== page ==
Dealing with Uncertainty

2020 has been a crazy year. The state of the world, much less our lives, changed drastically from month to month. It’s been near impossible to make lasting plans, or coordinate events for any point in the future. For someone as "Type A" as I am, this uncertainty has made it difficult to process what’s happening and how to continue setting goals for the future.

I started by working to accept that most of my plans were now out of my control; I wasn’t going to have a typical high school graduation ceremony or party. My summer hopes to travel with friends and spend time abroad were quickly cancelled. I could no longer expect to be on campus or compete with my teammates. I was frustrated and upset, as anyone would be. However, once I had processed those feelings and comprehended that I couldn’t change the situation, I was able to move on. Fully understanding that this is the reality, and there is legitimately nothing I can do about it, helped me find peace with the current situation.

Finding what I still had a say over in my own life helped me regain a sense of control. Maybe I couldn’t decide whether or not I’d be on campus this term, but I could decide what classes I was taking! I couldn’t train or compete with my own teammates, but I could take a training opportunity elsewhere. Finding where my plans could flex, but didn’t need to completely change, seemed to help me the most. I had expectations of what I’d be doing, and I was still able to meet those expectations; the way I met them just looked a bit different. As an example, I knew I wanted to be involved in a few clubs on campus, to explore my interests, and to meet new people. So, although I couldn’t attend a club fair or go through the typical interview process, I looked into and applied for different clubs at Columbia. Her Campus was one of them! Getting involved with different student organizations on campus really helped create a sense of community and let me get to know more of my classmates, even if it was over Zoom.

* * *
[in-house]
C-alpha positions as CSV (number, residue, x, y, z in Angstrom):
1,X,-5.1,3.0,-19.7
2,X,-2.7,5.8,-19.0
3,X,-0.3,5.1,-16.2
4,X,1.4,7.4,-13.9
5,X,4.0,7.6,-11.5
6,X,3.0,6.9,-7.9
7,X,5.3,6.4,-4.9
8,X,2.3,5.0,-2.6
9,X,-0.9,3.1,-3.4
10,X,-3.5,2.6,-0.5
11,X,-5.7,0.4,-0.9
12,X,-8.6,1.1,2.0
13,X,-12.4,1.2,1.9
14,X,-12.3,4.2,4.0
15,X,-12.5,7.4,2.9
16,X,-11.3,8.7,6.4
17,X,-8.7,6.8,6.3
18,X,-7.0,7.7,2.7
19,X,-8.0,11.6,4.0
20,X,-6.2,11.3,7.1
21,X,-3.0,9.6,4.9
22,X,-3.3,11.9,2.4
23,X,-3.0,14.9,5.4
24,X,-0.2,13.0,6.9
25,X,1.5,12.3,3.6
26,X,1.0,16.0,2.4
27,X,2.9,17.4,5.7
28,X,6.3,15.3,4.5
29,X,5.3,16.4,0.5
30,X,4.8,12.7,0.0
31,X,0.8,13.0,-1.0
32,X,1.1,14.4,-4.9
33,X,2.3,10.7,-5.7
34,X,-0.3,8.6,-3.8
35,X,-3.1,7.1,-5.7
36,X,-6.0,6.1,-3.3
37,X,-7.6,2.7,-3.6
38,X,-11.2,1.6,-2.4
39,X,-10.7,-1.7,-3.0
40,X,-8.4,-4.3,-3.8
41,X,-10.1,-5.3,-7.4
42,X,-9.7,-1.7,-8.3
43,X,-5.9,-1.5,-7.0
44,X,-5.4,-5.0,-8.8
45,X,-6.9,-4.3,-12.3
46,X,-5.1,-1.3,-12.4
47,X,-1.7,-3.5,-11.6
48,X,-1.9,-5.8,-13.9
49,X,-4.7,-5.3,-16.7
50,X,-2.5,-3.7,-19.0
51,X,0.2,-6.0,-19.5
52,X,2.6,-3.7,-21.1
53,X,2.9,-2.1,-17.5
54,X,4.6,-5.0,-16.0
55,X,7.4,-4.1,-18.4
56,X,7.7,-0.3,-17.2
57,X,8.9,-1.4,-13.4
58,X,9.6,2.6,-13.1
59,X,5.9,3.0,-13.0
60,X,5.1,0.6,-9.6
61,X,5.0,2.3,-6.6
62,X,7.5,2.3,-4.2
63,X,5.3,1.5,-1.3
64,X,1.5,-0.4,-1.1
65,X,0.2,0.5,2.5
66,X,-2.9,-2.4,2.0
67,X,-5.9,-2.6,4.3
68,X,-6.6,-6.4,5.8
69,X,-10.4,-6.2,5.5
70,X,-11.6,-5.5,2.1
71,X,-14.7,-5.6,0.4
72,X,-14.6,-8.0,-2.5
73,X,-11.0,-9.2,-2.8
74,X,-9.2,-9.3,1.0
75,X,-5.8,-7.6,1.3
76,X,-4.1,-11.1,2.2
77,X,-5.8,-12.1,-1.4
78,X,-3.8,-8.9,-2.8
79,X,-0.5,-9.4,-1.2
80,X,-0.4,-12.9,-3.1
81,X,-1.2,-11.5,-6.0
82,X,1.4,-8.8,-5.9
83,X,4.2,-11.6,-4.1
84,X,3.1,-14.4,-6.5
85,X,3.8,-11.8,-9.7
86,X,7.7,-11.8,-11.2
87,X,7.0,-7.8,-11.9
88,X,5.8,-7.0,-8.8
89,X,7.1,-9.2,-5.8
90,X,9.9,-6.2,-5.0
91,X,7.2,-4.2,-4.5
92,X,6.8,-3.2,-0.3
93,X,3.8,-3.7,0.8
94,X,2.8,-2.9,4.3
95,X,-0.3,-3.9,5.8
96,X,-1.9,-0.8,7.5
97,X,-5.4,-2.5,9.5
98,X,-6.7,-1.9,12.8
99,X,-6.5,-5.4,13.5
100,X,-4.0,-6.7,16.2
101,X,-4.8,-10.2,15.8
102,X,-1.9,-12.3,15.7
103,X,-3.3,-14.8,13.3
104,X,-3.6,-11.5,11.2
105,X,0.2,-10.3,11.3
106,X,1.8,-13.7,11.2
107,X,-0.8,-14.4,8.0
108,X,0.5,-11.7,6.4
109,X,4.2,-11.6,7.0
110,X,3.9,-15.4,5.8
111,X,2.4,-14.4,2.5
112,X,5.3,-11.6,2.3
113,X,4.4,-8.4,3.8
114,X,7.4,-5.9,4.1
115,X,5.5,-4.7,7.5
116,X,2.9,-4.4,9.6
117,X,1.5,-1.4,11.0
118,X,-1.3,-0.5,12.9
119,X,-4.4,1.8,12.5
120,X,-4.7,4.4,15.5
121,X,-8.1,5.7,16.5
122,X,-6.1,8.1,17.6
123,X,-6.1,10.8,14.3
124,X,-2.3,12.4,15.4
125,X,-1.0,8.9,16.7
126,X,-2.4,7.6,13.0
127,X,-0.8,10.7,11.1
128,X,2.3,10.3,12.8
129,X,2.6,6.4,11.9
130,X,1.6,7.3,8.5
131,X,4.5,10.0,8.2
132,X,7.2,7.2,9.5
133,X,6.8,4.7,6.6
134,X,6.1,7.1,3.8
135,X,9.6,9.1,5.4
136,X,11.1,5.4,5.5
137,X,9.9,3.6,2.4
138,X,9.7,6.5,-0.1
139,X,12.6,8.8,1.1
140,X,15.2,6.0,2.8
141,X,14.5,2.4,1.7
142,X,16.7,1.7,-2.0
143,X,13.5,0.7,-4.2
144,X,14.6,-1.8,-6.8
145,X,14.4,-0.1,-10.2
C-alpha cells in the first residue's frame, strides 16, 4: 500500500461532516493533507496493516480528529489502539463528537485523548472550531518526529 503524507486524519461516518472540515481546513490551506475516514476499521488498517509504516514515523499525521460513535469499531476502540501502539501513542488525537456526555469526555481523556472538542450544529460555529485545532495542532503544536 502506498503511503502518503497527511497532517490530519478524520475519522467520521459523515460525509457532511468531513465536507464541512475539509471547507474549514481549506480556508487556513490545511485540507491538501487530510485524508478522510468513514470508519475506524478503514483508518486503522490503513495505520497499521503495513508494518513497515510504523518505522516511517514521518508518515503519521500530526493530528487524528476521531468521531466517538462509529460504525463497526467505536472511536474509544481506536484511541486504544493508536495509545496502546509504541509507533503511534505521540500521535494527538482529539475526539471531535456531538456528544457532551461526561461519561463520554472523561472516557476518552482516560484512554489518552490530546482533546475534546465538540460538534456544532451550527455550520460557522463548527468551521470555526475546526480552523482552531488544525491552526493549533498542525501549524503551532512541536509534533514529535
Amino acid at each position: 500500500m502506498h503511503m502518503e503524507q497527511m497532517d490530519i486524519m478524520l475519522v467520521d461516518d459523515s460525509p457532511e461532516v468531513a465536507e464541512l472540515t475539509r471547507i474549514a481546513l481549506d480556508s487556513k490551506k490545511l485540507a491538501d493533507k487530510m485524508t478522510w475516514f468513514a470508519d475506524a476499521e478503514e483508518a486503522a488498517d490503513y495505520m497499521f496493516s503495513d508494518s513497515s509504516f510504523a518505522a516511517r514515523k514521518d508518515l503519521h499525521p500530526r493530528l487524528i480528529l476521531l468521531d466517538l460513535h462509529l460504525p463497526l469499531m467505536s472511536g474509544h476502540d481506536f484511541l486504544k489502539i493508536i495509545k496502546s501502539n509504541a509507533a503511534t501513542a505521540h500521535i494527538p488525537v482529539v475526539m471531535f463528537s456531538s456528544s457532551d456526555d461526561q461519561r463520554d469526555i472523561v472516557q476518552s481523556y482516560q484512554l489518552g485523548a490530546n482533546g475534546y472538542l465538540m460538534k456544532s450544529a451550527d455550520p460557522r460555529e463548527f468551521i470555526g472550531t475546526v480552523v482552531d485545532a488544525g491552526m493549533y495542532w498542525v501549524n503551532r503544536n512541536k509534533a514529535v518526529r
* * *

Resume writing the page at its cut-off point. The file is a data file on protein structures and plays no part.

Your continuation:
Staying connected to other people — whether that was my old teammates, high school friends, family connections, or other Columbia students I’d met over Zoom — provided comfort. Everyone was dealing with the same uncertainty and doubt I was feeling; none of us were alone. By chatting with each other, we were able to swap coping strategies and share our different perspectives. Recognizing our privilege was another big step; even though these weren’t ideal circumstances, we could still spend our time studying and learning about topics we’re interested in.

In addition to connecting with people my age, I started spending more time with my parents. Taking the time to slow down and appreciate where I am, as well as who I’m with, has given this whole situation a feeling of calm. I’ve loved every second since I returned home; something as simple as going on a walk with my mother and admiring the turning leaves is a wonderful way to spend time with her. Cooking dinner with my father, then enjoying it with the rest of the family, creates a similar atmosphere of peace and contentment.

Looking to the future, I’m aware I need to move a bit slower and be flexible in my planning. I’m still going to be focusing on what I can control, rather than what I cannot, but I feel much better equipped to continue dealing with the uncertain and often tumultuous state of the world right now.